Reading Time: 4 minutes
By Mary Christiansen- Eggs are a healthy source of protein around the world, and there are a variety of ways to preserve extra eggs. Look beyond deviled eggs and egg salad sandwiches. Think preservation! Think dehydrating, pickling, and freezing egg whites and yolks.
You can plan on freezing egg whites and freezing egg yolks separately or together. My trays were too small for our large eggs, so I decided freezing egg whites separately from the yolks was the best strategy.
Slip the egg into the freezing cube compartment, cover with plastic wrap and freeze until solid. After you’re done freezing egg whites or yolks, pop out of the trays, and package in airtight containers. I package mine two to four eggs per container because that is what most recipes need. That way, I only need to pull out one container rather than a container with a dozen frozen eggs and risk the others thawing before I get them back into the freezer. I use airtight plastic bags, but any airtight containers are fine.
Pull out the number of eggs needed for the recipe. Allow to thaw, then use the same way as if the eggs were freshly laid.
NOTE: I have found that frozen eggs are best used in casseroles and baked goods. They do not fry up well.
NEEDED FOR DEHYDRATED EGGS
- Plastic Wrap or Dehydrator sheets
- AirTight Containers
- Blender, or Food processor
- Pastry cutter
Break eggs into a bowl. Beat the eggs until light and fluffy. Do NOT add anything to the eggs.
Cover the bowl lightly with plastic wrap. Microwave at high power about one minute, then stir with a fork. Continue to microwave and stir until the egg is thoroughly cooked. Then remove from the microwave and fluff with a fork. With a pastry cutter/blender, chop up the egg as fine as you can. Pour the egg onto prepared dehydrator sheets. Set the dehydrator between 145 and 155 degrees until the egg is completely dry. At about two hours, check the eggs by picking up a bit with your fingers. If dry, it should crumble easily. If not thoroughly dry, it will be spongy. Allow to continue to dry, checking in another hour, until all particles crumble. While individual brands vary, the drying process takes about 3 to 3-1/2 hours if the dehydrator has a circulating fan.
When dry, allow to thoroughly cool. Pour into a blender or food processor and pulse until the egg is powder-like. Shaking the blender container periodically will help keep the dry egg loose. When completely powdered, store in airtight containers or food saving bags.
NOTE: I found that 4 large eggs scrambled will fill one dehydrator tray. It is helpful to make sure the scrambled eggs are broken into very small pieces because they will dry faster. You can scramble the eggs in a cast iron skillet, just do not add oil, seasoning or milk. I do NOT recommend solar drying for eggs.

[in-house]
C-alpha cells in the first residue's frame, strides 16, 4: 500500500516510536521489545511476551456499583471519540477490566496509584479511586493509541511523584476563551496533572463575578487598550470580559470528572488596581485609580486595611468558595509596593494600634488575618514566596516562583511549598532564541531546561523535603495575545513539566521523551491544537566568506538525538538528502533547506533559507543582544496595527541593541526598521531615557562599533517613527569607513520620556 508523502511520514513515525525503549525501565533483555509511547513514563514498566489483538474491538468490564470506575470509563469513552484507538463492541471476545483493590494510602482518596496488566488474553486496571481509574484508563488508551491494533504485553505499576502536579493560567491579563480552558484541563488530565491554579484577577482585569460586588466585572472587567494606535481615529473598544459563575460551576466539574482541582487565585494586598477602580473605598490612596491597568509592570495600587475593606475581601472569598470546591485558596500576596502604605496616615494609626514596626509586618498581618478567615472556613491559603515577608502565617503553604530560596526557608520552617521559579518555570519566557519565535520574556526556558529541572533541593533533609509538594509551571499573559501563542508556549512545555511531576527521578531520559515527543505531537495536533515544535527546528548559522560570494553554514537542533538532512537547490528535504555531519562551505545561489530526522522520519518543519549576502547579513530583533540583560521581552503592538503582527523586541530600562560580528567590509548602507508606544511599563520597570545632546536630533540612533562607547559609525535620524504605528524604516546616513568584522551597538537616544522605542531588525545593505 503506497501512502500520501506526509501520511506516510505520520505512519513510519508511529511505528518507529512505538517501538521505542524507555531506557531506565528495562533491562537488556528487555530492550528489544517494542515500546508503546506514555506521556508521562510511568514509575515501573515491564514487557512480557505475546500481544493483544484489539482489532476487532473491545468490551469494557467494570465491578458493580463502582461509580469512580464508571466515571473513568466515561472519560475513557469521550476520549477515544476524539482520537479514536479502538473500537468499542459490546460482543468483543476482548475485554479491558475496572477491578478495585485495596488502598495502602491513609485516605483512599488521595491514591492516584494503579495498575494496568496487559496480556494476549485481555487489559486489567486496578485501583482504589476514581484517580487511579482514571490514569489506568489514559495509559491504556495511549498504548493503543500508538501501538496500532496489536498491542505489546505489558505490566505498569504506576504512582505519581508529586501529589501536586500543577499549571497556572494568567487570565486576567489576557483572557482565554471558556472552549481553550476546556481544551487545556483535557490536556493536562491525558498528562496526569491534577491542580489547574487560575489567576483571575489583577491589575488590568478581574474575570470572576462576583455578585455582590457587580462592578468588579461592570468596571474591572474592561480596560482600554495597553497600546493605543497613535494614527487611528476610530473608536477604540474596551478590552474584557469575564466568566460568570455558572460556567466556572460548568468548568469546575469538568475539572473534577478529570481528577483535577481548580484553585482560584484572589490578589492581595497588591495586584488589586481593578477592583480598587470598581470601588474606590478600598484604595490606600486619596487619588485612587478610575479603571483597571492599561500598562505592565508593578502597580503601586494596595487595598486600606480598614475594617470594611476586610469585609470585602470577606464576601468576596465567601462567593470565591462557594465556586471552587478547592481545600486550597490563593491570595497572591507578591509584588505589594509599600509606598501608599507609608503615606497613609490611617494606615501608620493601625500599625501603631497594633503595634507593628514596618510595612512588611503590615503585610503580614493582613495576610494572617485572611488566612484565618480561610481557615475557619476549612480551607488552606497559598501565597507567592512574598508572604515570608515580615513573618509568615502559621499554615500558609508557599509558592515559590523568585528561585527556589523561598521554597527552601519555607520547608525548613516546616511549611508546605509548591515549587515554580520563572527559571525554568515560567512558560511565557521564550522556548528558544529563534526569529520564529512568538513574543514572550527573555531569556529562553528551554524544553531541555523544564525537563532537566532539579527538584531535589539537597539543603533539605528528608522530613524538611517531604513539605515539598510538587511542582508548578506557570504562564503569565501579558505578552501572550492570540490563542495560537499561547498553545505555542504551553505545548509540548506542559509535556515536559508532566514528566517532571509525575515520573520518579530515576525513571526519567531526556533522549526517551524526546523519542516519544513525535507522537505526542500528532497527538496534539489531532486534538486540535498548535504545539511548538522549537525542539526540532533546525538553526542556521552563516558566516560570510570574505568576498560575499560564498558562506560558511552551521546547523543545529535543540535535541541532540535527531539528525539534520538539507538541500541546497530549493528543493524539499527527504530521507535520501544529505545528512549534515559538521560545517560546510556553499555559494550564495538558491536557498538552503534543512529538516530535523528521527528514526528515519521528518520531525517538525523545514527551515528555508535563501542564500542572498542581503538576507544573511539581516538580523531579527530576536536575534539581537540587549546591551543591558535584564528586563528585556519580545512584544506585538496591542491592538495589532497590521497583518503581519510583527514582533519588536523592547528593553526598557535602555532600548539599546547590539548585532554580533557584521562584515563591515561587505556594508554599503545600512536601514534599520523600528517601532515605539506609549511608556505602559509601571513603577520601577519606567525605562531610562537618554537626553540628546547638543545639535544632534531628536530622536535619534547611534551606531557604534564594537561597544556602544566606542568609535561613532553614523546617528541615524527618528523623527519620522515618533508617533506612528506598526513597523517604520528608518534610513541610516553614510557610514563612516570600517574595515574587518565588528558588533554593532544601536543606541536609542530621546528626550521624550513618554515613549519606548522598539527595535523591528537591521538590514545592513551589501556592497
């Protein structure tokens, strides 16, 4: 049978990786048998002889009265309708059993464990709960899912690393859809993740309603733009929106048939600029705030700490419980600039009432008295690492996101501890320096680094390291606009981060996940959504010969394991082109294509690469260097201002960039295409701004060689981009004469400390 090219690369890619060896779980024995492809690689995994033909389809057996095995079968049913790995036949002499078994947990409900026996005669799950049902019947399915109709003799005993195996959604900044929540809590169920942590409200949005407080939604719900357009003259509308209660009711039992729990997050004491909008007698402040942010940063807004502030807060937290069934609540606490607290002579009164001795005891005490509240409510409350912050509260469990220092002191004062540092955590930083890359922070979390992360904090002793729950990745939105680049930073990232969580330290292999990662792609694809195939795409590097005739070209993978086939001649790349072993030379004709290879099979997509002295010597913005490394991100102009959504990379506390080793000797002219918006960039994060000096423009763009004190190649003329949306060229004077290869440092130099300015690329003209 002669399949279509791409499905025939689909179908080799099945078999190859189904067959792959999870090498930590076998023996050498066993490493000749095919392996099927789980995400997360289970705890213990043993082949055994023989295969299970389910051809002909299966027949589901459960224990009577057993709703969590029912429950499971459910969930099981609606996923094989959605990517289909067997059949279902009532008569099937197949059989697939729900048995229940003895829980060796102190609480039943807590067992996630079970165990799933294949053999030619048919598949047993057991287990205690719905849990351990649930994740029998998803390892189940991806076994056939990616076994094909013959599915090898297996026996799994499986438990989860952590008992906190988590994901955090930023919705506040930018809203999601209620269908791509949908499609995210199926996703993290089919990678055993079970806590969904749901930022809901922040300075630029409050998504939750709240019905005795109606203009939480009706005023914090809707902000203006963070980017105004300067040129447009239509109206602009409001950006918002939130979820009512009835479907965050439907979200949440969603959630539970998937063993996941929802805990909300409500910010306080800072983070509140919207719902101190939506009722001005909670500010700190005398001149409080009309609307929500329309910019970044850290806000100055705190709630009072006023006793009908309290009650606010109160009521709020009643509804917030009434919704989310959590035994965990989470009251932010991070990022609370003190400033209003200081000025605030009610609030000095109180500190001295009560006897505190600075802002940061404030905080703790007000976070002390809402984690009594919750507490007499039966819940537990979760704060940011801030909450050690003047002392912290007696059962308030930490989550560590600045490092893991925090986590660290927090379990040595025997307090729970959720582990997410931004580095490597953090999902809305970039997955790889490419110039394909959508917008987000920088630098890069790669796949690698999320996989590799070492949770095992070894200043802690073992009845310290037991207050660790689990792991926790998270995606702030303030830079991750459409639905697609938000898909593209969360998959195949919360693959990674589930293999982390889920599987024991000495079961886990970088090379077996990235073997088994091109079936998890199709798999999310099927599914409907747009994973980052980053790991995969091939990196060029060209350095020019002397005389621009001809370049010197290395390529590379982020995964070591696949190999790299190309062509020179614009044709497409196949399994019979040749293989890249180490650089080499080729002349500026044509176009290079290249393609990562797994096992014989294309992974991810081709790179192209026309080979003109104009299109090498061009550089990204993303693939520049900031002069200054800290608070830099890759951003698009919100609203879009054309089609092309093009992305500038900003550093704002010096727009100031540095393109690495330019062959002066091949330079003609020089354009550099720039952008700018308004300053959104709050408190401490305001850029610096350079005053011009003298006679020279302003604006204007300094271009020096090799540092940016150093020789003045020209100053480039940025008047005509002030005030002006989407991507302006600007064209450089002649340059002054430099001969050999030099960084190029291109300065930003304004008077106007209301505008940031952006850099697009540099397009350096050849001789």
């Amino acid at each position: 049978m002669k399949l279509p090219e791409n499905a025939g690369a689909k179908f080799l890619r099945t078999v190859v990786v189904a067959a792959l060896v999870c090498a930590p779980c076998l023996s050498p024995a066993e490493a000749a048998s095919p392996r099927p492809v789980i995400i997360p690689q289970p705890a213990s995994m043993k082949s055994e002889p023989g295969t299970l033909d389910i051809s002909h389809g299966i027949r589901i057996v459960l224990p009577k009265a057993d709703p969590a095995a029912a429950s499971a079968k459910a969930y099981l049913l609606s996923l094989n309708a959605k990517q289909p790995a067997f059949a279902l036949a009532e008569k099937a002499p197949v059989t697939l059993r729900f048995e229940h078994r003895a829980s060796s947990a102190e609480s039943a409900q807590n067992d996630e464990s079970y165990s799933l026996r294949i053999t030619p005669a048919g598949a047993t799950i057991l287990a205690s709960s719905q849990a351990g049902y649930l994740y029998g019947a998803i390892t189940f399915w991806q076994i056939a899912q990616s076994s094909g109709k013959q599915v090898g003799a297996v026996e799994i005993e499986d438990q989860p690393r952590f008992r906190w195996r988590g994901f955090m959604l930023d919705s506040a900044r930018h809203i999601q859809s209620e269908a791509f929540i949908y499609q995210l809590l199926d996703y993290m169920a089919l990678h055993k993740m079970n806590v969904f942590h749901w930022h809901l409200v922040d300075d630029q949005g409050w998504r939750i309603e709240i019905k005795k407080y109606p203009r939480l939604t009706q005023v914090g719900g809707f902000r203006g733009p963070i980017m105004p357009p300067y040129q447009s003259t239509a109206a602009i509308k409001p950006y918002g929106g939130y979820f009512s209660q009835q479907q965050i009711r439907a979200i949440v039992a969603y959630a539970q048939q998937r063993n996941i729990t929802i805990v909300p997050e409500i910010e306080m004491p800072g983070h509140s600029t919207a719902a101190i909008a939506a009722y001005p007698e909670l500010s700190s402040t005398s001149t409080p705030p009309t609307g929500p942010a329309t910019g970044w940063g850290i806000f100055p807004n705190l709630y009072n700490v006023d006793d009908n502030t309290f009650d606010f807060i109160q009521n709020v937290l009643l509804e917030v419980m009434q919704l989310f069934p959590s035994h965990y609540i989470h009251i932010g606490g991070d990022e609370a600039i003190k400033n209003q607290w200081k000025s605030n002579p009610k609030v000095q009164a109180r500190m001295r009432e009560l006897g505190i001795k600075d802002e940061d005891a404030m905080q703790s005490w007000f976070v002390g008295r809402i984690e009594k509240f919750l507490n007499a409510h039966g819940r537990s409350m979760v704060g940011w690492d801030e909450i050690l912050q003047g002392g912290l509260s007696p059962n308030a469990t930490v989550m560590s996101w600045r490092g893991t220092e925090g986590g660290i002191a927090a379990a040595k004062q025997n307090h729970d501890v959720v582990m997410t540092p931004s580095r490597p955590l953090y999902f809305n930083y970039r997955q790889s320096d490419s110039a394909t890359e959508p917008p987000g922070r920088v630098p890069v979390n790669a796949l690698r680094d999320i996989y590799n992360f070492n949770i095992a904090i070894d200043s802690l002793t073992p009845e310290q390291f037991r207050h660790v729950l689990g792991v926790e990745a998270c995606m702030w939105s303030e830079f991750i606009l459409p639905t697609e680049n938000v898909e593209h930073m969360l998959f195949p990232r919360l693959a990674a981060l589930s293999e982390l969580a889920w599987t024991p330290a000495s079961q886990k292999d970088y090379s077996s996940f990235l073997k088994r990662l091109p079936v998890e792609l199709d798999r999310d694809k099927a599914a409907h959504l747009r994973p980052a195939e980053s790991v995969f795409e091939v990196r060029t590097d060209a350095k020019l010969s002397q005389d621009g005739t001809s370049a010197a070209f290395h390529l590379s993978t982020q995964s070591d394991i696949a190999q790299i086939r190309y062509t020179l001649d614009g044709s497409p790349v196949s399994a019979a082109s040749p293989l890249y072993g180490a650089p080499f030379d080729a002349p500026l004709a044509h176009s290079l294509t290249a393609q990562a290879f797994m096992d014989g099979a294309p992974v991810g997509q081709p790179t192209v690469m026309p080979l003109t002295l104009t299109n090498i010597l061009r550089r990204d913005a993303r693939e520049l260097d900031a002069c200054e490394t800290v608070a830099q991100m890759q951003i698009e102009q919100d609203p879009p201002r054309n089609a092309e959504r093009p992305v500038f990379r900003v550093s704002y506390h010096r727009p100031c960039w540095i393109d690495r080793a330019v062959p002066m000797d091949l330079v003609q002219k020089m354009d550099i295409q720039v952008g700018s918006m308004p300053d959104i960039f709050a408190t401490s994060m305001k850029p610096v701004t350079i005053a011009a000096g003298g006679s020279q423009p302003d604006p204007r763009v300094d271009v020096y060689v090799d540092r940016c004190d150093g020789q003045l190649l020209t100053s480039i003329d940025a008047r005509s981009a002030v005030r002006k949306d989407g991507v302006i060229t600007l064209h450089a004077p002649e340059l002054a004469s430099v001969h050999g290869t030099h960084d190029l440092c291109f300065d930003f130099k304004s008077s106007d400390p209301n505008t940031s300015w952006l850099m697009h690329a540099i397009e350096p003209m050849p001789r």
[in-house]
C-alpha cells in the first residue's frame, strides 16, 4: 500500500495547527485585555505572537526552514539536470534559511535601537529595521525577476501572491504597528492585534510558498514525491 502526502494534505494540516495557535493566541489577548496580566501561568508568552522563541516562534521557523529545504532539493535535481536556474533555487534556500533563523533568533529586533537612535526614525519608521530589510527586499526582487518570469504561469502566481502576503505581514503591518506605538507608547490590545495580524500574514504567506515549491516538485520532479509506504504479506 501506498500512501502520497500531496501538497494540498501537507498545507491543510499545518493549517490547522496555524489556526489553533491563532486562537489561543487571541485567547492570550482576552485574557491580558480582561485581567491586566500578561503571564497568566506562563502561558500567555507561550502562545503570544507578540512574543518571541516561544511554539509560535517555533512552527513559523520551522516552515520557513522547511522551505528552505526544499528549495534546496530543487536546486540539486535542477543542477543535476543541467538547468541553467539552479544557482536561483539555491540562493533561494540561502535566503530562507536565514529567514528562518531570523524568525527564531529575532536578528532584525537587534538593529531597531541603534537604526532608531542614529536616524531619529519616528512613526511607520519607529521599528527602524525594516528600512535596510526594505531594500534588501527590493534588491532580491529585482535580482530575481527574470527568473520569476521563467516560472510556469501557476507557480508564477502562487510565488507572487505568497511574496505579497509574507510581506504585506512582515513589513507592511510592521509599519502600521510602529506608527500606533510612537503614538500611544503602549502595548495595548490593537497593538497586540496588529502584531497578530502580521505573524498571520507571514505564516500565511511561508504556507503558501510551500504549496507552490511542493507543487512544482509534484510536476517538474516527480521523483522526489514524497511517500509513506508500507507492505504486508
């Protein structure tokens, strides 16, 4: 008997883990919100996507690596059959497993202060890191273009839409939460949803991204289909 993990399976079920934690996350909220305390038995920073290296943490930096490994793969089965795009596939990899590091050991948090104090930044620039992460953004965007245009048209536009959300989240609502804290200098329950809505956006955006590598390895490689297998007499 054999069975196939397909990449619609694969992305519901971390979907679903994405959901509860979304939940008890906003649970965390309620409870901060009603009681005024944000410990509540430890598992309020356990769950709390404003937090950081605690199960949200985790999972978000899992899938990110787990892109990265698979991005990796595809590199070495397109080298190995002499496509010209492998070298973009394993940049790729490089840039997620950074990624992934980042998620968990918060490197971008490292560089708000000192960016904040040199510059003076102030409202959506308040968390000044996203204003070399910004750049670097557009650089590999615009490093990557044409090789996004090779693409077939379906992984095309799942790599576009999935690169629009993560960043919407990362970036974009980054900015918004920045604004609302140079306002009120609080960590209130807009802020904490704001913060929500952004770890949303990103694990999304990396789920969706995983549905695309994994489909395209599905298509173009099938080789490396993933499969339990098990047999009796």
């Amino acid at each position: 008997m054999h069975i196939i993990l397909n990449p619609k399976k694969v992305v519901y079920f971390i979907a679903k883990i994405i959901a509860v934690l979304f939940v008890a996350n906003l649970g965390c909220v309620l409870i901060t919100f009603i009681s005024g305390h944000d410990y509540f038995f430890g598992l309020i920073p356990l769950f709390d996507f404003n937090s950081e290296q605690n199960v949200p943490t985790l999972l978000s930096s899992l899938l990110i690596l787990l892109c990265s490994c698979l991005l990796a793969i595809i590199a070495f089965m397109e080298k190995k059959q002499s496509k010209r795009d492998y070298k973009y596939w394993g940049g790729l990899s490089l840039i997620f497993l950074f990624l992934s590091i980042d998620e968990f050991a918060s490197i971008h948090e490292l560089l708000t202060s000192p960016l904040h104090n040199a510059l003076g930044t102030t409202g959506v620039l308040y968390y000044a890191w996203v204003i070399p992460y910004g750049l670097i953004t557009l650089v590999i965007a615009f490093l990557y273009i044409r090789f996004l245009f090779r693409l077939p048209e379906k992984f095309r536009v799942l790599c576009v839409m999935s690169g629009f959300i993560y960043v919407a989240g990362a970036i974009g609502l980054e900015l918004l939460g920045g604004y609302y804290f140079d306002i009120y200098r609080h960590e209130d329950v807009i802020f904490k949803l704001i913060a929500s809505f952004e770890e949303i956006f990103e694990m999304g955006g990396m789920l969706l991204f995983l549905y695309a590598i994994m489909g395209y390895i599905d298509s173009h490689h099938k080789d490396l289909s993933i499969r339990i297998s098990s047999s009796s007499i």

Use in any recipe calling for egg. 1 Tablespoon Dried/powdered egg = 1 whole fresh egg.
You can reconstitute the egg powder by adding a little water, broth or milk product. If using without reconstituting, you will need to adjust liquid in your recipe.
Easy Pickled Eggs
Pickled eggs are a favorite that can be eaten alone. They can also be sliced and added to sandwiches, green salad topping, potato or pasta salad and even deviled. The pickle brine can be sweet, dill, hot ‘n sweet or spicy to your own taste.
- Mason Jar
- Pickling spices or Pickling Brine
- Boiled Eggs (peeled)
Boil, bake or steam your eggs by your preferred method. Peel the eggs, placing them in a clean Mason jar, firmly packing them so they do not float. Pour in your preserved pickling brine, or make up your favorite pickling brine.
For a quick version, use reserved pickle brine from store-bought or home canned pickles.
Allow the eggs to sit in the brine in the refrigerator up to a week to absorb the brine.
Add beet juice, turmeric, or smoked paprika to your brine for colorful pickled eggs. Add thinly sliced onions, hot peppers or hot sauce if you enjoy a hotter version of pickled eggs.
NOTE: Freshly laid eggs that are boiled are difficult to peel. For best results, allow the eggs to sit a few days before boiling. I do nothing special when I boil my eggs. I place the eggs in a kettle, cover with water, bring to a boil and boil 10 to 15 minutes. I do not add anything to the water. I pour off the hot water, then run cold water over the eggs so the egg will contract from the shell. You can use ice water, but I only use cold tap water.
NOTE: I pour off the hot water into another container to reserve and allow to cool, then I give my chickens the mineral and calcium-rich water as their regular water portion.
Interested in additional food preservation methods? Download Countryside’s guide to how to can food and more!
Originally published in 2014 in Countryside and Small Stock Journal and regularly vetted for accuracy.